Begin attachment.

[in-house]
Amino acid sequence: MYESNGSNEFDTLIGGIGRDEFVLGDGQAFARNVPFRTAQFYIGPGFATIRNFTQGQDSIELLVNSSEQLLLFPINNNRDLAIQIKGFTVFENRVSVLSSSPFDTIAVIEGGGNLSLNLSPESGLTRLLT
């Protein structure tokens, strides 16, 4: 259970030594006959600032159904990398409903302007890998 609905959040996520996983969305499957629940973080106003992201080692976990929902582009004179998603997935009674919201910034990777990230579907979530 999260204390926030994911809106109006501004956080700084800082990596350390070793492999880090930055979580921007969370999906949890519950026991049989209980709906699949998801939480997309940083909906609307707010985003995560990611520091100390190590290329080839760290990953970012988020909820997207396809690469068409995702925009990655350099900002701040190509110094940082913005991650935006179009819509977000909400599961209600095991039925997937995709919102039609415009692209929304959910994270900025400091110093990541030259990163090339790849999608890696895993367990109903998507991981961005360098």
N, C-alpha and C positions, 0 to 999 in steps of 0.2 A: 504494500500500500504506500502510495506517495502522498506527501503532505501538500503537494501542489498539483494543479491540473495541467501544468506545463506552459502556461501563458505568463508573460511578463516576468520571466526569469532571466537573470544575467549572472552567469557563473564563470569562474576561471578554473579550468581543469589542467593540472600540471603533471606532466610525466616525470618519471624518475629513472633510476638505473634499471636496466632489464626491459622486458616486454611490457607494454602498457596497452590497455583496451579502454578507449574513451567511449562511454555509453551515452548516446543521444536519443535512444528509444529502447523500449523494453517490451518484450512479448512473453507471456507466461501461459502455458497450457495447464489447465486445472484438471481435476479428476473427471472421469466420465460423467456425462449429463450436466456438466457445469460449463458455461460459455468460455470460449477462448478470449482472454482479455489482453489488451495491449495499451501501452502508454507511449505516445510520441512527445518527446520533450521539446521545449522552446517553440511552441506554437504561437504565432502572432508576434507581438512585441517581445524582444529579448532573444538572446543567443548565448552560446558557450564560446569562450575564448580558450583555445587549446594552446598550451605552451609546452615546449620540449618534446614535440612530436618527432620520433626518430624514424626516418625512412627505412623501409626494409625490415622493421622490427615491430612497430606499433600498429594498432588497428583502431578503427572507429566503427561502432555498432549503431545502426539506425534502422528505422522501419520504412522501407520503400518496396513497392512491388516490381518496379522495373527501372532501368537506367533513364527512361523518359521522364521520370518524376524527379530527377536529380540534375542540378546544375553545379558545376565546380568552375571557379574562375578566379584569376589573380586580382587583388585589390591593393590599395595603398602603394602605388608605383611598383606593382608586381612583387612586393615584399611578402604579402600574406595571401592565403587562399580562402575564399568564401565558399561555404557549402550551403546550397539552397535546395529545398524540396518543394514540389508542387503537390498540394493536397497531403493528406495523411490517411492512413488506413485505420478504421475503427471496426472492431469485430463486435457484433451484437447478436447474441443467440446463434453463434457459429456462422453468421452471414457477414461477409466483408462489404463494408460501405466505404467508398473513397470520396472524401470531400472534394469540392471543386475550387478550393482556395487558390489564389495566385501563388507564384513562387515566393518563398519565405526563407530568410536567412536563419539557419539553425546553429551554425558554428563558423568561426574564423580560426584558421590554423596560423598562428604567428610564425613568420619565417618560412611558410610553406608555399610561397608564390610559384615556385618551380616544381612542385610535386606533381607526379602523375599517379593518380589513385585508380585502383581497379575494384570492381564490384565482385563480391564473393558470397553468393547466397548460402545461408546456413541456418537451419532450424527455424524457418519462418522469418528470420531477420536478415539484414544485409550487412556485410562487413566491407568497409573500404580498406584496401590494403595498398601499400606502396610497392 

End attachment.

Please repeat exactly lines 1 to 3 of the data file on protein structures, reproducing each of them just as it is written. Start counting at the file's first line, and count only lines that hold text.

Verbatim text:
[in-house]
Amino acid sequence: MYESNGSNEFDTLIGGIGRDEFVLGDGQAFARNVPFRTAQFYIGPGFATIRNFTQGQDSIELLVNSSEQLLLFPINNNRDLAIQIKGFTVFENRVSVLSSSPFDTIAVIEGGGNLSLNLSPESGLTRLLT
């Protein structure tokens, strides 16, 4: 259970030594006959600032159904990398409903302007890998 609905959040996520996983969305499957629940973080106003992201080692976990929902582009004179998603997935009674919201910034990777990230579907979530 999260204390926030994911809106109006501004956080700084800082990596350390070793492999880090930055979580921007969370999906949890519950026991049989209980709906699949998801939480997309940083909906609307707010985003995560990611520091100390190590290329080839760290990953970012988020909820997207396809690469068409995702925009990655350099900002701040190509110094940082913005991650935006179009819509977000909400599961209600095991039925997937995709919102039609415009692209929304959910994270900025400091110093990541030259990163090339790849999608890696895993367990109903998507991981961005360098």